}@17:A_AV

ps.stack and ps.pos

ps.stack and ps.pos keep track of the nested context and relative position of parsing.

ps.stack uses an array of integers (object and array open-braces ascii) to track depth and context

91      // ascii for '[' - array start
123     // ascii for '{' - object start                                    

stack:  [] | [123]                      | [123,91]       | [123]  | []
           |                            |                |        |
           {  name :  "Samuel" , tags : [ "Sam", "Sammy" ]        } ,  "another value"

ps.pos describes parser position relative to a JSON key or value. Note that both the start and end brackets of arrays and objects are considered values when describing position.

  value                                          value
   |   key    value    key  value            value |
   |    |       |       |     | value   value  |   |
   |    |       |       |     |   |       |    |   |
   {  name : "Samuel", tags : [ "Sam", "Sammy" ]   }

There are 2 possible positions before, and after that define parse position relative to a key or value plus a first indicator to indicate if it is the first item in a new context:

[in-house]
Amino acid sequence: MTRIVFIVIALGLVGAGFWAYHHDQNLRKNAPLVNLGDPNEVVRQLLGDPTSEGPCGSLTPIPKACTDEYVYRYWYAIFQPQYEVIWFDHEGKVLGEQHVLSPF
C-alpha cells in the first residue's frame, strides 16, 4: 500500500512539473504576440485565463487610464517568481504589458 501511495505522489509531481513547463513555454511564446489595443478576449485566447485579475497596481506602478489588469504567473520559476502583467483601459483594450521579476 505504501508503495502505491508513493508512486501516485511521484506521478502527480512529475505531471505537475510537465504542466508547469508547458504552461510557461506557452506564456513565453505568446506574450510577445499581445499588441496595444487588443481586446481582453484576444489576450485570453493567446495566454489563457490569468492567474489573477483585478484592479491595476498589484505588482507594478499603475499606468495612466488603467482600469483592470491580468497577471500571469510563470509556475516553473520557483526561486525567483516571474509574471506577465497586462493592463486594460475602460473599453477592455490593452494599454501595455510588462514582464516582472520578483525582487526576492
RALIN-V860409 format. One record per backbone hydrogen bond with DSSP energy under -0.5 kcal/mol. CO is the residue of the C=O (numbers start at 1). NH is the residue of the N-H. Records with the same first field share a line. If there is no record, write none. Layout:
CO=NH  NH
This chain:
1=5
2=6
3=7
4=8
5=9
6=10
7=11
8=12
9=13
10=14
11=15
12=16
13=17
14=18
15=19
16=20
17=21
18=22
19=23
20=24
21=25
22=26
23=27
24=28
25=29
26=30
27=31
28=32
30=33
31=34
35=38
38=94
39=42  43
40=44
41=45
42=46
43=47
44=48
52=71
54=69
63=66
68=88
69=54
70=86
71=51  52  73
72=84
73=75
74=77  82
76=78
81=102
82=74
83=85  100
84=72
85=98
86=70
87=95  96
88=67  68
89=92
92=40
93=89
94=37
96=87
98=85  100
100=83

before-first-value                                                          stack = ''
  |  
  |  before-first-key                                                       stack = '{'
  |  |
  |  |    after-key
  |  |    |
  |  |    | before-value
  |  |    | |
  |  |    | | 
  |  |    | |  
  |  |    | |         after-value
  |  |    | |         |
  |  |    | |         | before-key        
  |  |    | |         | |
  |  |    | |         | | 
  |  |    | |         | |  
  |  |    | |         | |    after-key
  |  |    | |         | |    |
  |  |    | |         | |    | before-value
  |  |    | |         | |    | |
  |  |    | |         | |    | | before-first-value                         stack = '{['
  |  |    | |         | |    | | |
  |  |    | |         | |    | | |  
  |  |    | |         | |    | | |    
  |  |    | |         | |    | | |     after-value
  |  |    | |         | |    | | |     |
  |  |    | |         | |    | | |     |before-value
  |  |    | |         | |    | | |     ||
  |  |    | |         | |    | | |     ||
  |  |    | |         | |    | | |     ||   
  |  |    | |         | |    | | |     ||       after-value
  |  |    | |         | |    | | |     ||       | 
  |  |    | |         | |    | | |     ||       | after-value               stack = '{'
  |  |    | |         | |    | | |     ||       | |           after-value   stack = ''
  |  |    | |         | |    | | |     ||       | |           |
  |  |    | |         | |    | | |     ||       | |           | before-value
  |  |    | |         | |    | | |     ||       | |           | |
  |  |    | |         | |    | | |     ||       | |           | | 
  |  |    | |         | |    | | |     ||       | |           | |